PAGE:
Some councilors support Tulsa Olympic bid
BY P.J. LASSEK World Staff Writer
Tuesday, December 22, 2009
12/22/09 at 4:18 PM
View the presentations on bringing the Olympics to Tulsa
Three of the four newly seated city councilors seem to be on board with an effort for the city to make a bid to host the 2020 Summer Olympics.
“We need to believe we can do this and we have five other councilors that need to see the same thing,” Councilor Jim Mautino said.
Mautino and Councilors Roscoe Turner and Chris Trail, who all replaced incumbents, along with Councilor Jack Henderson attended a special meeting Tuesday to hear a presentation by an exploratory committee for making an Olympic bid.
Councilor Maria Barnes, who also replaced an incumbent, was absent.
The presentation by Neil Mavis and Michael Jones was given to the former council in August.
Henderson said he would like to see Tulsa try to snag the games.
He said when the idea was first floated, “a lot of people were laughing. Now less people are laughing and more people are listening.”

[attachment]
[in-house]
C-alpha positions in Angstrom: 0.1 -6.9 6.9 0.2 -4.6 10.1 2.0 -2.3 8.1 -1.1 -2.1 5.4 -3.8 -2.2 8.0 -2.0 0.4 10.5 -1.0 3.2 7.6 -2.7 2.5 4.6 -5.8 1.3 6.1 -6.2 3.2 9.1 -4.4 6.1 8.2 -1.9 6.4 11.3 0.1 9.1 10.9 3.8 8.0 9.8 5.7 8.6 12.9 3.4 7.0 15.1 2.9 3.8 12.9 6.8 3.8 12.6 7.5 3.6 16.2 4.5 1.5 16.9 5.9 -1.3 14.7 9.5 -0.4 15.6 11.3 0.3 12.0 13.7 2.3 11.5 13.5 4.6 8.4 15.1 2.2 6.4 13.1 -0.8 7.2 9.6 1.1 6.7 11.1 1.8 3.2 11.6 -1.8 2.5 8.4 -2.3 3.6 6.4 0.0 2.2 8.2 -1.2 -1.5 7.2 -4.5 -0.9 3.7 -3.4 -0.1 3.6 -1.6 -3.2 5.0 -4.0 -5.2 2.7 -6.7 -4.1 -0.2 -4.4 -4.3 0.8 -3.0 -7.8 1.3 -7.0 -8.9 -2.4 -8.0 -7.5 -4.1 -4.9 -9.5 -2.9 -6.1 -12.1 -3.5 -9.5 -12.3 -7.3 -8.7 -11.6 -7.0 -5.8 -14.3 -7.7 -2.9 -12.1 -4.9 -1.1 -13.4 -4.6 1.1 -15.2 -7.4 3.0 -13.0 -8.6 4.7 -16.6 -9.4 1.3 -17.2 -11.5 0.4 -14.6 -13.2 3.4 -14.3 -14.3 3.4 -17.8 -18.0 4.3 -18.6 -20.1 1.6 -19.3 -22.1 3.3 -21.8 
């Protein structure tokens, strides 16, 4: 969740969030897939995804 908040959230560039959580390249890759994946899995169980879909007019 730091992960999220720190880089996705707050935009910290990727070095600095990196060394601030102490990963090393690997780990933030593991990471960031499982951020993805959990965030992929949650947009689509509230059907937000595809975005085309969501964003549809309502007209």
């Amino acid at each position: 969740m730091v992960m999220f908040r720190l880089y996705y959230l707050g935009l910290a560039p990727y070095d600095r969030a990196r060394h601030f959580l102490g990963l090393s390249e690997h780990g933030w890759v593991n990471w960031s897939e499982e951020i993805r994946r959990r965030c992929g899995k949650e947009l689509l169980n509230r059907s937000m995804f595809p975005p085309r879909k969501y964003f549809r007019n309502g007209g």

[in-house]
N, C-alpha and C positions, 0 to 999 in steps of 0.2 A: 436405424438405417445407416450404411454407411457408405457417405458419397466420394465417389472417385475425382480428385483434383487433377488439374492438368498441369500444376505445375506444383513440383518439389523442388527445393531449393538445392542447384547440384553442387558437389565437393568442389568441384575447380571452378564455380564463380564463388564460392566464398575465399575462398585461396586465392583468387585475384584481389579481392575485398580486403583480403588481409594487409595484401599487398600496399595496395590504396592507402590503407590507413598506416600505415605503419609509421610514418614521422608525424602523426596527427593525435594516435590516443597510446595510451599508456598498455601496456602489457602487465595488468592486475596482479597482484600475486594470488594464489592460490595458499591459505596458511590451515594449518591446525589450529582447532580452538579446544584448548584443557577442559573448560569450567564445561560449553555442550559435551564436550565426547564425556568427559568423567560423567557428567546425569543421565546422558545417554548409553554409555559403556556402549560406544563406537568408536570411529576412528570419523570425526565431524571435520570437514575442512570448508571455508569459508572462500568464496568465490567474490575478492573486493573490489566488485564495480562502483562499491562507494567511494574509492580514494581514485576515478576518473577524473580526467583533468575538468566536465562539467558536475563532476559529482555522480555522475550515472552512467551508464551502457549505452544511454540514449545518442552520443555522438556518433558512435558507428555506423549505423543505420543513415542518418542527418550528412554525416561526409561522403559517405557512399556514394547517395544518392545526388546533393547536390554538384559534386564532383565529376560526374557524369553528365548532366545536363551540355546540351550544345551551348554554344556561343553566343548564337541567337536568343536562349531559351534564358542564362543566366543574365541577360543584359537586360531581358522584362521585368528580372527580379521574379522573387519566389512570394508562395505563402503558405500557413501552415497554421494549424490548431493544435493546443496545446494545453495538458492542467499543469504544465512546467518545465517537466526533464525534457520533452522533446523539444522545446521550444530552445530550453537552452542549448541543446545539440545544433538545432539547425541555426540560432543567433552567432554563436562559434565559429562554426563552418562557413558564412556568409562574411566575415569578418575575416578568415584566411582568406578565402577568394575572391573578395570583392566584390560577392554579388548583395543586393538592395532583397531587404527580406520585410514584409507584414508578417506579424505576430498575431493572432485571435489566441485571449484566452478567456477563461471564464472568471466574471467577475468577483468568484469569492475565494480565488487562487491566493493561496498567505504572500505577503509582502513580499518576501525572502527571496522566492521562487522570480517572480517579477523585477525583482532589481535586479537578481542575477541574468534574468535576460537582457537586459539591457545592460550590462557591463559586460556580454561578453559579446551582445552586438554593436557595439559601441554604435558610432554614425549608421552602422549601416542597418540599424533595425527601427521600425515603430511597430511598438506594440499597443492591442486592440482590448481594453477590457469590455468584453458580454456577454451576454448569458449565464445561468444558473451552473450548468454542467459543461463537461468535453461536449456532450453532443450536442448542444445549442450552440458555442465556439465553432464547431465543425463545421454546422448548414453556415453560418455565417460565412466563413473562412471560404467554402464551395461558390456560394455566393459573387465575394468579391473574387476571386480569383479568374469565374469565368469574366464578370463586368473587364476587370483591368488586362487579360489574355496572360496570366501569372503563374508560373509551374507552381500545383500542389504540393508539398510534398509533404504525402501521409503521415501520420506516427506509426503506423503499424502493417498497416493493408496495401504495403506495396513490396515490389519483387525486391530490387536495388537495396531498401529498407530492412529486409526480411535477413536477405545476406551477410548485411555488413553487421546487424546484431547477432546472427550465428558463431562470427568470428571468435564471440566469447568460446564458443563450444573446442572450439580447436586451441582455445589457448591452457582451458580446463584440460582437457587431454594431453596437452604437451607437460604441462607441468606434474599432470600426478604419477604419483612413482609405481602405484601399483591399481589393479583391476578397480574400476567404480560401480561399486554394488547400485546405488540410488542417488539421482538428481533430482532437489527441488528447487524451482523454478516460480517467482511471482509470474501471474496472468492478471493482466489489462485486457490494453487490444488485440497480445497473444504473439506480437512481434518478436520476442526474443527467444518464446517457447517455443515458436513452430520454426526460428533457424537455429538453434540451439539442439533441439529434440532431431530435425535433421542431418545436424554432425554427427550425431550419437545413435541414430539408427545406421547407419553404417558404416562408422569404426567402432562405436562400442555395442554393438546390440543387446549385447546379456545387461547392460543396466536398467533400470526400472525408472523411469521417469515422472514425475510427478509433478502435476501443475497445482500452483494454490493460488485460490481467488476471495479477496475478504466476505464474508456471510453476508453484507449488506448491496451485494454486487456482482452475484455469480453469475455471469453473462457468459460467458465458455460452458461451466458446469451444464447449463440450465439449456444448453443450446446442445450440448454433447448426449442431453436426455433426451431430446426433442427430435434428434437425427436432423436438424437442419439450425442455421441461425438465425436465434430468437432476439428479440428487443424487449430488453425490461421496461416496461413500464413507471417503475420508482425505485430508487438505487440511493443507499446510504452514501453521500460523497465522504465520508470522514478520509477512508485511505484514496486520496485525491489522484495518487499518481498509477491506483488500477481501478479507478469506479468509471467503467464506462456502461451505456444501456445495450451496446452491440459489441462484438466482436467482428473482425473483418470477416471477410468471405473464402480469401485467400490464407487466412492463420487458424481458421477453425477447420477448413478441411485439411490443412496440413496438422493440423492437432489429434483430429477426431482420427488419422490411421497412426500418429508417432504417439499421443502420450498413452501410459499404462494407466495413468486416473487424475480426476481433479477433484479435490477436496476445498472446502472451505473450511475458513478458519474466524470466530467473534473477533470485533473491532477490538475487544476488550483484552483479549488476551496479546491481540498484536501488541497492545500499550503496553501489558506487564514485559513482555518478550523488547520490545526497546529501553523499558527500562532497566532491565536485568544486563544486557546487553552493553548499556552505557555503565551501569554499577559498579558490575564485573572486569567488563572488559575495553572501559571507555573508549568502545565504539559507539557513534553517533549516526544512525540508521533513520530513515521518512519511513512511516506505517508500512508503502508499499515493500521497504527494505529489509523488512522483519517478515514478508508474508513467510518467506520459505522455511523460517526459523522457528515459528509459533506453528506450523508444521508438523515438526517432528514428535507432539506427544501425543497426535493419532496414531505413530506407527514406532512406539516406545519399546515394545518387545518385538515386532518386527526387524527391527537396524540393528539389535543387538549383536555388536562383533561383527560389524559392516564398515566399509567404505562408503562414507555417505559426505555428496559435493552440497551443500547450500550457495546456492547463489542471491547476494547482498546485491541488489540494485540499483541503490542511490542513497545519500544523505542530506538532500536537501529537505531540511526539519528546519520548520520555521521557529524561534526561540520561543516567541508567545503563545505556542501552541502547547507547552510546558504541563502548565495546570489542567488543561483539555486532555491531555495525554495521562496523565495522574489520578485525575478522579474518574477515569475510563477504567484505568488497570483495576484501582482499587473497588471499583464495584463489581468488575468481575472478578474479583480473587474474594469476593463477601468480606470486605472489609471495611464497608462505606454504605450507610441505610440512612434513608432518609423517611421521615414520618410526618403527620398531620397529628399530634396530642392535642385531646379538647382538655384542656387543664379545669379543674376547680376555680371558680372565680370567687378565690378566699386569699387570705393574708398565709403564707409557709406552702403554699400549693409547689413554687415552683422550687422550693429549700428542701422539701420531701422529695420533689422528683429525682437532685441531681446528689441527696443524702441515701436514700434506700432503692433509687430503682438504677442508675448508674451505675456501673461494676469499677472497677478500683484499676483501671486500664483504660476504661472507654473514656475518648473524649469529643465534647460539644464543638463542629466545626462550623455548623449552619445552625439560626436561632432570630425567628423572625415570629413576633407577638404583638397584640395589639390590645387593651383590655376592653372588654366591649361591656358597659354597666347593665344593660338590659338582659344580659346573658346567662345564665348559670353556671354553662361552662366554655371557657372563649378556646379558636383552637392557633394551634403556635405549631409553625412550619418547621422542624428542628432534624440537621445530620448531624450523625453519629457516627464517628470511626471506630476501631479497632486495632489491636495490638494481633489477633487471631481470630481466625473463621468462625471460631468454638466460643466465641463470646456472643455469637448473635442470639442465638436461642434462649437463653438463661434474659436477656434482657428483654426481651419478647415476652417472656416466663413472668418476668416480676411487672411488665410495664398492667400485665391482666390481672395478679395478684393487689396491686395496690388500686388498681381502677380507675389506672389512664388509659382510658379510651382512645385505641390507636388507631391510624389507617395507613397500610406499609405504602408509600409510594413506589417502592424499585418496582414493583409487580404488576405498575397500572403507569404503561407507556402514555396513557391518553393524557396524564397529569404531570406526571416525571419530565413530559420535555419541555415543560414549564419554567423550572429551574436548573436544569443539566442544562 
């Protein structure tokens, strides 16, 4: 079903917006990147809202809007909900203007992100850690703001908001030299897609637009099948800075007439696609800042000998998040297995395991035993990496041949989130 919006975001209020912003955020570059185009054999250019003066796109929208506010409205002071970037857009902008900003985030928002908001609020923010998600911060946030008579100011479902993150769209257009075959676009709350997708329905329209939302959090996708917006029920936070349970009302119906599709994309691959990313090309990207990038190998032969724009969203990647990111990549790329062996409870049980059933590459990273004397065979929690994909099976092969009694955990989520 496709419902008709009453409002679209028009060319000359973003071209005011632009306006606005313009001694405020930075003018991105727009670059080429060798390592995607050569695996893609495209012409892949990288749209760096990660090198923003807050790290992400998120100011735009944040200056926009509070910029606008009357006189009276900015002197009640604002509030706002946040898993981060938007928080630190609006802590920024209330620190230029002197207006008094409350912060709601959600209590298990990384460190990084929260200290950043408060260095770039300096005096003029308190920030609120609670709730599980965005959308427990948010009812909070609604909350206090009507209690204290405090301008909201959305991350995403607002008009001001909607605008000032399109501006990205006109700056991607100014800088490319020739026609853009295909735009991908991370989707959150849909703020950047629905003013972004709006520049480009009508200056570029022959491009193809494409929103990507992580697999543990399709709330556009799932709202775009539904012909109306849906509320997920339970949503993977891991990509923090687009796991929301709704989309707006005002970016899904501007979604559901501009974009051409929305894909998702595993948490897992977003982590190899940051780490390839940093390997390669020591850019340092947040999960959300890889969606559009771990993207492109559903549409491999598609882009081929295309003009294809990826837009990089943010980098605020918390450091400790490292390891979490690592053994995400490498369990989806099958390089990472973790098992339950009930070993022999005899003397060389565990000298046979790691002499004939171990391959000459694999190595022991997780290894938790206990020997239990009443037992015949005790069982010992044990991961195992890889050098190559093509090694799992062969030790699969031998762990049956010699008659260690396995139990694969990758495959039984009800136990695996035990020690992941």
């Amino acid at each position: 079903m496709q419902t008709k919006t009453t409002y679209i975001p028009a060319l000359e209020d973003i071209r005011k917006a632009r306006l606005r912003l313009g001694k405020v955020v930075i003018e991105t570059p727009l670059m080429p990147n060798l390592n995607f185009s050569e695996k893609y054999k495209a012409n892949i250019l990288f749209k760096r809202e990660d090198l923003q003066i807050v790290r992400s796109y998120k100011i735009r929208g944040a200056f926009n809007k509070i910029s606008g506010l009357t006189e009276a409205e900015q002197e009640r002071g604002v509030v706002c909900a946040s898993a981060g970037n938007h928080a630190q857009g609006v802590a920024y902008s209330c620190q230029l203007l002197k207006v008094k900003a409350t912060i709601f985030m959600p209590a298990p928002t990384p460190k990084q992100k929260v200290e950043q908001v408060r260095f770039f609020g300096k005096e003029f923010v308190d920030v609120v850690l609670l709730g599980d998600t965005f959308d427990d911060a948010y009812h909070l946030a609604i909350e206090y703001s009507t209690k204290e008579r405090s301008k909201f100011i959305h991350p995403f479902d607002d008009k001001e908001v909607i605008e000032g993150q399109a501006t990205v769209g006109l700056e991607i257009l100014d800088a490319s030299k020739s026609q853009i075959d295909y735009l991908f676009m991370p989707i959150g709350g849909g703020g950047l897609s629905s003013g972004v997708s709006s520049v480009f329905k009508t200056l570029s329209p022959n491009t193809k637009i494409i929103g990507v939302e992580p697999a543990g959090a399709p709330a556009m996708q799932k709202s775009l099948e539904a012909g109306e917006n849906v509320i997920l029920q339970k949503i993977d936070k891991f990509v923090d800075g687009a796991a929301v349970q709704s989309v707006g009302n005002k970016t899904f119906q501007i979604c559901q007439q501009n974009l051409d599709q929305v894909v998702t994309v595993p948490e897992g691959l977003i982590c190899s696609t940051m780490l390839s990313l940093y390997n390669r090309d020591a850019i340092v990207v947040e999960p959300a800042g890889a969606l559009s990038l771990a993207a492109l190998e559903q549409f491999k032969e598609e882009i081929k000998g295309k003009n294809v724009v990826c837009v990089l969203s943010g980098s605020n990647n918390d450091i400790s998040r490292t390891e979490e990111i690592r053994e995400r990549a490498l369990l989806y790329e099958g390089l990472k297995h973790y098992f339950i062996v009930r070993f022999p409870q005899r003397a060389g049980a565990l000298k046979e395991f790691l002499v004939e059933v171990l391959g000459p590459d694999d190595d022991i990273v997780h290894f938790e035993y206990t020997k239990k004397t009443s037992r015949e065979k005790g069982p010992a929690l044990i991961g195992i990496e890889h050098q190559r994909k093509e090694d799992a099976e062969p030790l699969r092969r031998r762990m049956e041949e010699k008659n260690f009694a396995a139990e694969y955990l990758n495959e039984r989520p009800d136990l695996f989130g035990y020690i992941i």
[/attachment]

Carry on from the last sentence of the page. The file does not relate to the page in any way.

The other councilors also said they thought the idea was worth pursuing.
“Tulsa is no stranger of doing the impossible,” Mautino said, pointing to the city’s creation of a water source 100 miles away at Spavinaw Lake, which was completed in 1924 and gained national attention.
“It’s very exciting,” Trail said. ‘But it is hard for me to get my mind on it with the budget crunch issues.”
Trail also said he has concerns about the cost of operating the facilities after the Olympics are gone.
Mavis said Tulsa will work with universities and municipalities to lessen the risk of facilities being abandoned later. He pointed to Atlanta, Ga., and how the velodrome for cycling events was built as a temporary building.
Atlanta was awarded the 1996 summer games. Tulsa’s exploratory committee has used Atlanta as a model for Tulsa’s effort.
Mavis pointed out that Atlanta’s mayor at the time the idea was floated said was “crazy .?.?. but had tremendous potential.”
An aerial photo of the Arkansas River and the skyline of downtown Tulsa taken in July. TOM GILBERT/ Tulsa World File